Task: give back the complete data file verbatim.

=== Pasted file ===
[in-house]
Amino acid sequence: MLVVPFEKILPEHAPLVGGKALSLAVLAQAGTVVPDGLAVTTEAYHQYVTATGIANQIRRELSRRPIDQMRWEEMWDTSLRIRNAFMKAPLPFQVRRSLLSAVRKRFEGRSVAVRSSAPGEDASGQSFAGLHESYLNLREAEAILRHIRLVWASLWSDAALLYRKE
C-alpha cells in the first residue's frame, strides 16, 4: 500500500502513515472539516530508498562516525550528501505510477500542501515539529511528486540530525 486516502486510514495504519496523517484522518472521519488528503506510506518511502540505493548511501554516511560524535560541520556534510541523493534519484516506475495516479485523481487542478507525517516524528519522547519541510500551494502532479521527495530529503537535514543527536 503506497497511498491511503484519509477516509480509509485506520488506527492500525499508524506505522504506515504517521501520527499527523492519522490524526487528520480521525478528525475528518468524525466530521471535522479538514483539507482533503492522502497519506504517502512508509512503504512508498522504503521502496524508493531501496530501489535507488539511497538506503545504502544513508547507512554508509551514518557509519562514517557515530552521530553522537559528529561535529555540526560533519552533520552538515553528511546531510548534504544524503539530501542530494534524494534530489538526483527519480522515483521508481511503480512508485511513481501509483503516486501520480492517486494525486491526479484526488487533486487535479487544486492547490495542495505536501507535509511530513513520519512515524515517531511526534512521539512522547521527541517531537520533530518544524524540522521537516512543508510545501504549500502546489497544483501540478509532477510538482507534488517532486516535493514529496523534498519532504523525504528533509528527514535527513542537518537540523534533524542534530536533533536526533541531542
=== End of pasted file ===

[in-house]
Amino acid sequence: MLVVPFEKILPEHAPLVGGKALSLAVLAQAGTVVPDGLAVTTEAYHQYVTATGIANQIRRELSRRPIDQMRWEEMWDTSLRIRNAFMKAPLPFQVRRSLLSAVRKRFEGRSVAVRSSAPGEDASGQSFAGLHESYLNLREAEAILRHIRLVWASLWSDAALLYRKE
C-alpha cells in the first residue's frame, strides 16, 4: 500500500502513515472539516530508498562516525550528501505510477500542501515539529511528486540530525 486516502486510514495504519496523517484522518472521519488528503506510506518511502540505493548511501554516511560524535560541520556534510541523493534519484516506475495516479485523481487542478507525517516524528519522547519541510500551494502532479521527495530529503537535514543527536 503506497497511498491511503484519509477516509480509509485506520488506527492500525499508524506505522504506515504517521501520527499527523492519522490524526487528520480521525478528525475528518468524525466530521471535522479538514483539507482533503492522502497519506504517502512508509512503504512508498522504503521502496524508493531501496530501489535507488539511497538506503545504502544513508547507512554508509551514518557509519562514517557515530552521530553522537559528529561535529555540526560533519552533520552538515553528511546531510548534504544524503539530501542530494534524494534530489538526483527519480522515483521508481511503480512508485511513481501509483503516486501520480492517486494525486491526479484526488487533486487535479487544486492547490495542495505536501507535509511530513513520519512515524515517531511526534512521539512522547521527541517531537520533530518544524524540522521537516512543508510545501504549500502546489497544483501540478509532477510538482507534488517532486516535493514529496523534498519532504523525504528533509528527514535527513542537518537540523534533524542534530536533533536526533541531542